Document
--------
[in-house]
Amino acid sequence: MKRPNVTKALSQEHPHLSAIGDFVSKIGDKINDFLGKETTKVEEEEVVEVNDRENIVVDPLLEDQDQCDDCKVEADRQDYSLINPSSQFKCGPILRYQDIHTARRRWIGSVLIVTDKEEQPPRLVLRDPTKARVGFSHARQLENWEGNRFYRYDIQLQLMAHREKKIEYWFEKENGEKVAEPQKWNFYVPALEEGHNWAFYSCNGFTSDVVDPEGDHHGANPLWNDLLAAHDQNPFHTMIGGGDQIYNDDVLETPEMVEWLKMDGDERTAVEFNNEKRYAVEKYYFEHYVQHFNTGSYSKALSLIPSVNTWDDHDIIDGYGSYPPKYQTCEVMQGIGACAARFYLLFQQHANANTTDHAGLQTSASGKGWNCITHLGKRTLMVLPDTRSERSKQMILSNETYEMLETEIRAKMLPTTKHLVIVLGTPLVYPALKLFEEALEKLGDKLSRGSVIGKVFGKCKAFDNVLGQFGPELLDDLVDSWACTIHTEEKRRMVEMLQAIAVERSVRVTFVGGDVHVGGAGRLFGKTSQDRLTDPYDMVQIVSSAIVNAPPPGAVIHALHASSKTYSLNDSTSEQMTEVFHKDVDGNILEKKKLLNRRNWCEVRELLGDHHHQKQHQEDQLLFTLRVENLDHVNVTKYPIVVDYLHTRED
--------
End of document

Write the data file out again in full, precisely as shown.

[in-house]
Amino acid sequence: MKRPNVTKALSQEHPHLSAIGDFVSKIGDKINDFLGKETTKVEEEEVVEVNDRENIVVDPLLEDQDQCDDCKVEADRQDYSLINPSSQFKCGPILRYQDIHTARRRWIGSVLIVTDKEEQPPRLVLRDPTKARVGFSHARQLENWEGNRFYRYDIQLQLMAHREKKIEYWFEKENGEKVAEPQKWNFYVPALEEGHNWAFYSCNGFTSDVVDPEGDHHGANPLWNDLLAAHDQNPFHTMIGGGDQIYNDDVLETPEMVEWLKMDGDERTAVEFNNEKRYAVEKYYFEHYVQHFNTGSYSKALSLIPSVNTWDDHDIIDGYGSYPPKYQTCEVMQGIGACAARFYLLFQQHANANTTDHAGLQTSASGKGWNCITHLGKRTLMVLPDTRSERSKQMILSNETYEMLETEIRAKMLPTTKHLVIVLGTPLVYPALKLFEEALEKLGDKLSRGSVIGKVFGKCKAFDNVLGQFGPELLDDLVDSWACTIHTEEKRRMVEMLQAIAVERSVRVTFVGGDVHVGGAGRLFGKTSQDRLTDPYDMVQIVSSAIVNAPPPGAVIHALHASSKTYSLNDSTSEQMTEVFHKDVDGNILEKKKLLNRRNWCEVRELLGDHHHQKQHQEDQLLFTLRVENLDHVNVTKYPIVVDYLHTRED